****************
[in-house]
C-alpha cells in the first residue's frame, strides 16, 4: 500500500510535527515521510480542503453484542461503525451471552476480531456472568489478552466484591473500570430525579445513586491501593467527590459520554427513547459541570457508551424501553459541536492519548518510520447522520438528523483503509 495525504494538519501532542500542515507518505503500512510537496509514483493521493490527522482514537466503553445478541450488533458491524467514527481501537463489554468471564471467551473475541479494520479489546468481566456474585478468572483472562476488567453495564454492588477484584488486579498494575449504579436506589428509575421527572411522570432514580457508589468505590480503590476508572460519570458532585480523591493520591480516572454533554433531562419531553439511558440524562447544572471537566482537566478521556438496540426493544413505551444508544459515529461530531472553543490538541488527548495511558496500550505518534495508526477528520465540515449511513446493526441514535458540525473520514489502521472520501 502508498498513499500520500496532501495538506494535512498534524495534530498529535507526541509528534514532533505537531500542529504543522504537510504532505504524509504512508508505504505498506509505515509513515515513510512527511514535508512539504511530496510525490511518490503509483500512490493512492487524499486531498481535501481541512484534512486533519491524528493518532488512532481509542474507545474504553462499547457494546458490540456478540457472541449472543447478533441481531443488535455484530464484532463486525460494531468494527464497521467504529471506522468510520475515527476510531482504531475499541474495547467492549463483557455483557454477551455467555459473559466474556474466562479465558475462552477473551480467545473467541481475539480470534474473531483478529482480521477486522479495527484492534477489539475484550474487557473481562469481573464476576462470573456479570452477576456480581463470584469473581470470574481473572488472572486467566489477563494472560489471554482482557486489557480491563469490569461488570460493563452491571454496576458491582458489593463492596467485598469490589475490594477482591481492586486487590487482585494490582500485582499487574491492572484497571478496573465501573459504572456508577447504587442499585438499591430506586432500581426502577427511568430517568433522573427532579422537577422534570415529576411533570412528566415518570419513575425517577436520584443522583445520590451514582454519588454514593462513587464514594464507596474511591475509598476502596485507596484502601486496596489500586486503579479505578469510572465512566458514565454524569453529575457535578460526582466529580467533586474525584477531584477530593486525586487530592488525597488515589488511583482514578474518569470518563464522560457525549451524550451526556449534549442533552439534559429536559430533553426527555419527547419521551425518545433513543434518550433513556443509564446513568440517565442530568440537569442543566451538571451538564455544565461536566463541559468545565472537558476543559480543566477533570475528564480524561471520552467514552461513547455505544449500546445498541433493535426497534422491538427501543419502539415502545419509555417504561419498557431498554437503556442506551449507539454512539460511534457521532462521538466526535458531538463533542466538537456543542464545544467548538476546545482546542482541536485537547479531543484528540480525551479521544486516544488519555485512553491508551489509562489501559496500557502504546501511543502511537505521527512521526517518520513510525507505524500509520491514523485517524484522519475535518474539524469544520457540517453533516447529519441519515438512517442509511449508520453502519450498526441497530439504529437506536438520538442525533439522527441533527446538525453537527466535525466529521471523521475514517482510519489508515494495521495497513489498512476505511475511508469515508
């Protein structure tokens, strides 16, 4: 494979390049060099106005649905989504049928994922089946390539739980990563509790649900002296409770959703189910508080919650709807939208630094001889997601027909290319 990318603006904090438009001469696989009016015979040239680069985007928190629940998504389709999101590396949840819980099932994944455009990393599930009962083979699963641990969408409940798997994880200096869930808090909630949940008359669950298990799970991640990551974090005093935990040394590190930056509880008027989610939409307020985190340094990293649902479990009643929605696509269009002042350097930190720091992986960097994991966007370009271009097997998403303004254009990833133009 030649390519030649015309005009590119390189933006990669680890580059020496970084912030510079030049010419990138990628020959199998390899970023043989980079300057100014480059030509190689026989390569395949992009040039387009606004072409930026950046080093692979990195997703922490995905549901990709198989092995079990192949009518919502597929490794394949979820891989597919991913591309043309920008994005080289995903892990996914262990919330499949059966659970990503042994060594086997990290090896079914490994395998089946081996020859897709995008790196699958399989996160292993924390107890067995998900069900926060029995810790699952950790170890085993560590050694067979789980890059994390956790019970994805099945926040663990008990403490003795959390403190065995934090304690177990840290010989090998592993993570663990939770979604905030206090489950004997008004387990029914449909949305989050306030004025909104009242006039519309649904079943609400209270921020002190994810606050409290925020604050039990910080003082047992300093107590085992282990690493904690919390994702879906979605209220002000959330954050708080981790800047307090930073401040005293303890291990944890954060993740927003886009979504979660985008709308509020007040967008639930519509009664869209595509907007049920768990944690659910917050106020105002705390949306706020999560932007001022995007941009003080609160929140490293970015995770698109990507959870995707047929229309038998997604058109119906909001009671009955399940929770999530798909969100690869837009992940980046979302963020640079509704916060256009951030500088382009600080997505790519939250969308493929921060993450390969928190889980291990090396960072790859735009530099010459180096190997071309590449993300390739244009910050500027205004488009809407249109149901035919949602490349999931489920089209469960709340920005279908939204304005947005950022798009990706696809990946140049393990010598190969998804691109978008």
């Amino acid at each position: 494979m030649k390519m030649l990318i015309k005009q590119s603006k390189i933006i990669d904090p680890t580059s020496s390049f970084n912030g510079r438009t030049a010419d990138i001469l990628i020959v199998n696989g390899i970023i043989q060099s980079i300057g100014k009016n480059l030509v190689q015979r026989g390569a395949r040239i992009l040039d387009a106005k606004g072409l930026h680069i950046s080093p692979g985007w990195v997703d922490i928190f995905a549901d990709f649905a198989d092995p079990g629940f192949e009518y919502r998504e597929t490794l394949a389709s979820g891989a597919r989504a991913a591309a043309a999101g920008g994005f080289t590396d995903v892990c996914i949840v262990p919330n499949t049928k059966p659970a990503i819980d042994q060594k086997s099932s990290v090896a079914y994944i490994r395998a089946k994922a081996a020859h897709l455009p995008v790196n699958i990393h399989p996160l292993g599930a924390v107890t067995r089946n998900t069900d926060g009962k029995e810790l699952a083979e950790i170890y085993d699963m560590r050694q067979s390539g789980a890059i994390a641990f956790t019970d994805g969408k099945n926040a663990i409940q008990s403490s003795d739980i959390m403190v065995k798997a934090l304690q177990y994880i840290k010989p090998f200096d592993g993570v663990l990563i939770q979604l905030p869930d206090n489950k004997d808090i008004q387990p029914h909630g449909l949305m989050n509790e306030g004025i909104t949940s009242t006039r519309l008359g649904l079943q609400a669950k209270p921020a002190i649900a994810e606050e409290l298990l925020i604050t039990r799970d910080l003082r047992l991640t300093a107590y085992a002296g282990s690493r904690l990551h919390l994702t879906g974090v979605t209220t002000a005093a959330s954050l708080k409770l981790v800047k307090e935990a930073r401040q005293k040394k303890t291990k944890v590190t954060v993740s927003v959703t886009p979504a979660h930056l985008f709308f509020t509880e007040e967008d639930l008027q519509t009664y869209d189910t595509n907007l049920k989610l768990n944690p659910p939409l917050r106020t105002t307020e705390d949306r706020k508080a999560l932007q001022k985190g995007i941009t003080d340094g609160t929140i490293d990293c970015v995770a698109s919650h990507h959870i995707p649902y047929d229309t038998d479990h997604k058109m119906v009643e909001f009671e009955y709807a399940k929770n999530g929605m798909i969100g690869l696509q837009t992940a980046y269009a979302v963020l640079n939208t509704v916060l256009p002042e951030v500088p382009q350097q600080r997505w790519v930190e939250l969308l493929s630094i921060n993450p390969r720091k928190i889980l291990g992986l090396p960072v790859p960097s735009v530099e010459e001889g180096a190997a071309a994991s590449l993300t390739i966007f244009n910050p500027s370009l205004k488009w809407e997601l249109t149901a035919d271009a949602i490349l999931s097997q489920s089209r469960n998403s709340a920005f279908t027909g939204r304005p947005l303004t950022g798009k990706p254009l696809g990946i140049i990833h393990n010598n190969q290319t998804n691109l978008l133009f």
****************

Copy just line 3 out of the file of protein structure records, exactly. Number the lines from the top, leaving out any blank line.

């Protein structure tokens, strides 16, 4: 494979390049060099106005649905989504049928994922089946390539739980990563509790649900002296409770959703189910508080919650709807939208630094001889997601027909290319 990318603006904090438009001469696989009016015979040239680069985007928190629940998504389709999101590396949840819980099932994944455009990393599930009962083979699963641990969408409940798997994880200096869930808090909630949940008359669950298990799970991640990551974090005093935990040394590190930056509880008027989610939409307020985190340094990293649902479990009643929605696509269009002042350097930190720091992986960097994991966007370009271009097997998403303004254009990833133009 030649390519030649015309005009590119390189933006990669680890580059020496970084912030510079030049010419990138990628020959199998390899970023043989980079300057100014480059030509190689026989390569395949992009040039387009606004072409930026950046080093692979990195997703922490995905549901990709198989092995079990192949009518919502597929490794394949979820891989597919991913591309043309920008994005080289995903892990996914262990919330499949059966659970990503042994060594086997990290090896079914490994395998089946081996020859897709995008790196699958399989996160292993924390107890067995998900069900926060029995810790699952950790170890085993560590050694067979789980890059994390956790019970994805099945926040663990008990403490003795959390403190065995934090304690177990840290010989090998592993993570663990939770979604905030206090489950004997008004387990029914449909949305989050306030004025909104009242006039519309649904079943609400209270921020002190994810606050409290925020604050039990910080003082047992300093107590085992282990690493904690919390994702879906979605209220002000959330954050708080981790800047307090930073401040005293303890291990944890954060993740927003886009979504979660985008709308509020007040967008639930519509009664869209595509907007049920768990944690659910917050106020105002705390949306706020999560932007001022995007941009003080609160929140490293970015995770698109990507959870995707047929229309038998997604058109119906909001009671009955399940929770999530798909969100690869837009992940980046979302963020640079509704916060256009951030500088382009600080997505790519939250969308493929921060993450390969928190889980291990090396960072790859735009530099010459180096190997071309590449993300390739244009910050500027205004488009809407249109149901035919949602490349999931489920089209469960709340920005279908939204304005947005950022798009990706696809990946140049393990010598190969998804691109978008």